Note: This is the second of a two-part series on volunteers at All Saints Home. Read part one here.
Three days later, the ABBS volunteers gather at All Saints Home in Yishun. One by one, the volunteers push the elderly residents in their wheelchairs to neatly parked rows facing a projection screen. Today, the volunteers will lead the residents in song and games, and they begin the session with a fun exercise. A video featuring a group of elders with exercise attire starts playing, and they move their arms while singing a catchy tune in Mandarin:
“有人靠车, 有人靠马, 我们要提到耶和华神的名…”
“Some trust in chariots, some trust in horses, but we have to trust in the name of Jesus..”
The volunteers stand in front and around them, imitating the video; their arms propelling forward as if they were wheels of a train. The residents follow readily and enjoyably. Now, this is an activity that a young person might feel embarrassed to do, but these elderly residents are devoid of any such shame; they are merely happy to be engaged with a level of excitement not usually found in their daily lives. The volunteers, too, are brimming with energy, focusing on bringing joy to the elderly residents.
“Alright, we are now going to sing ‘You are My Sunshine’,” Sherry announces in front, smiling and making eye contact with each of the rows of residents.
“We hope we are your sunshine when we come, too, because it gives us joy to see you all so happy!”
A volunteer starts playing the piano while the screen now displays the lyrics to the song. They continue singing a mix of classic songs in English which the residents are familiar with, then some Christian songs, before moving on to a range of old Mandarin and Malay songs. No doubt these are songs that the elderly residents know from their younger days, and many of them are comfortable enough to sing along, while some are even bold enough to grab the microphone to sing, karaoke-style. Even as the Chinese New Year songs in Mandarin are playing, many non-Chinese elders seem more than happy to join in. I spot an elderly Indian man singing along to one such song, albeit to the syllable “da”. Language is not a barrier here.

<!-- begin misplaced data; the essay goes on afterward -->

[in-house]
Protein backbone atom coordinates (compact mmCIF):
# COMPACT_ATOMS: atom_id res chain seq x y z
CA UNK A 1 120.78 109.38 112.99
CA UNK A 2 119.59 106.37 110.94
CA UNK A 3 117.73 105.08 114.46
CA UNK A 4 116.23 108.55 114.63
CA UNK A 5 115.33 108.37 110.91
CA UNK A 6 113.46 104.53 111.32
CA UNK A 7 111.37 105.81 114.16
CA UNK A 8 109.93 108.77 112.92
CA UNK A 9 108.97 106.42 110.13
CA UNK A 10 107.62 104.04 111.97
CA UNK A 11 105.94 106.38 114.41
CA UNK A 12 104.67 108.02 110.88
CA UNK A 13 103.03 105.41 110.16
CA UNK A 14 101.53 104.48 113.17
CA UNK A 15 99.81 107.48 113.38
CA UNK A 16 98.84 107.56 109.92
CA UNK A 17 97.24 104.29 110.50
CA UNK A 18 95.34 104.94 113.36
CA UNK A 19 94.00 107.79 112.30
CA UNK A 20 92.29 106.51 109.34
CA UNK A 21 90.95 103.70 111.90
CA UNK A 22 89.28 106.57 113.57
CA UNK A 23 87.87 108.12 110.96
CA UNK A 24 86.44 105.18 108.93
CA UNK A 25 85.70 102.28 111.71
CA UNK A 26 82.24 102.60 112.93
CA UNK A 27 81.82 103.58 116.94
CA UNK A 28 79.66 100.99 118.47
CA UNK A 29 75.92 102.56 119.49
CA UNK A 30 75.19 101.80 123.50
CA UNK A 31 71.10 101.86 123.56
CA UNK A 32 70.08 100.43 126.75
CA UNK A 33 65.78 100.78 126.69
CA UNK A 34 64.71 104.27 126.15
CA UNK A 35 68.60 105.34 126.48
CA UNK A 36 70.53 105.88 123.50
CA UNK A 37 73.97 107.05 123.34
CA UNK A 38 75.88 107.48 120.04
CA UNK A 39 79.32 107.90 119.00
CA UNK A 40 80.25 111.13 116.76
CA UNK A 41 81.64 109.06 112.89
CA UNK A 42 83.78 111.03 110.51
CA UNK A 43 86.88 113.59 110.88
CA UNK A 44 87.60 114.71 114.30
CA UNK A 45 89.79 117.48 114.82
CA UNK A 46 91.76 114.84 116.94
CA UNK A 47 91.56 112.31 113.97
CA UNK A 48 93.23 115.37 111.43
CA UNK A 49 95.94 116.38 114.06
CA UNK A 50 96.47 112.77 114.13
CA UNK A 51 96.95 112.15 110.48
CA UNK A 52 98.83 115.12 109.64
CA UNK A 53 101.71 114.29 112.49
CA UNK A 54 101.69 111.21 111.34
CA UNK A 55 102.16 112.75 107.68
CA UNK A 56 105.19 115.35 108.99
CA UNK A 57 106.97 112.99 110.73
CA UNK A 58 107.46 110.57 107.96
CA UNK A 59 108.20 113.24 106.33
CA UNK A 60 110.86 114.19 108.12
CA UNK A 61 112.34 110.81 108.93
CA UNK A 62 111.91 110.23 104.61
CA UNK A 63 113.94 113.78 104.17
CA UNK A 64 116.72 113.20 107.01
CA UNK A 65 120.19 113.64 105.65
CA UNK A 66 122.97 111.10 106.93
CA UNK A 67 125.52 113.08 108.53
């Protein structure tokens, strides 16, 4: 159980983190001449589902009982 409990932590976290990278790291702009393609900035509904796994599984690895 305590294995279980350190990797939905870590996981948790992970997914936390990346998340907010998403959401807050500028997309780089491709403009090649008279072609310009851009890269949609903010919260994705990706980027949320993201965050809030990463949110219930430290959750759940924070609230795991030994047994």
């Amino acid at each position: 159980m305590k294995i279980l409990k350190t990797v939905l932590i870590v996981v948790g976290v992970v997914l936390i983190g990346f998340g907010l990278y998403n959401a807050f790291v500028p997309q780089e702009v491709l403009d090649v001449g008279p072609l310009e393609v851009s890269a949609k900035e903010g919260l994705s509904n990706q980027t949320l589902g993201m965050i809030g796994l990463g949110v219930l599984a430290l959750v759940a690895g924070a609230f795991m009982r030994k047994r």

Today’s session celebrates Chinese New Year, and all activities and songs are chosen to fit that theme. At one point, volunteers stand in front, holding up clear folders displaying the numbers one to ten. Behind each number is an image relating to Chinese New Year, like a pair of oranges, or a bundle of red packets. The objective is to pick two numbers, and for them both to contain the same picture. If the residents choose correctly and get two matching images, they are given a biscuit as a reward. It’s a simple game that offers a chance for the residents to exercise their memory skills, but more importantly, have fun.
Some residents are better at this game than others. A few have pretty good memories, and when asked they choose two winning numbers they recall from the previous week when the same game was played. Sherry forgets to shuffle the pictures on occasion, much to the benefit of those with good memories. Then there are the ones who sit in front and have had a chance to peek a little behind the numbers. They smirk confidently as they choose two numbers without hesitation and await the inevitable biscuit prize. They are the ones in the home who probably know how to get their way more often than not, I thought.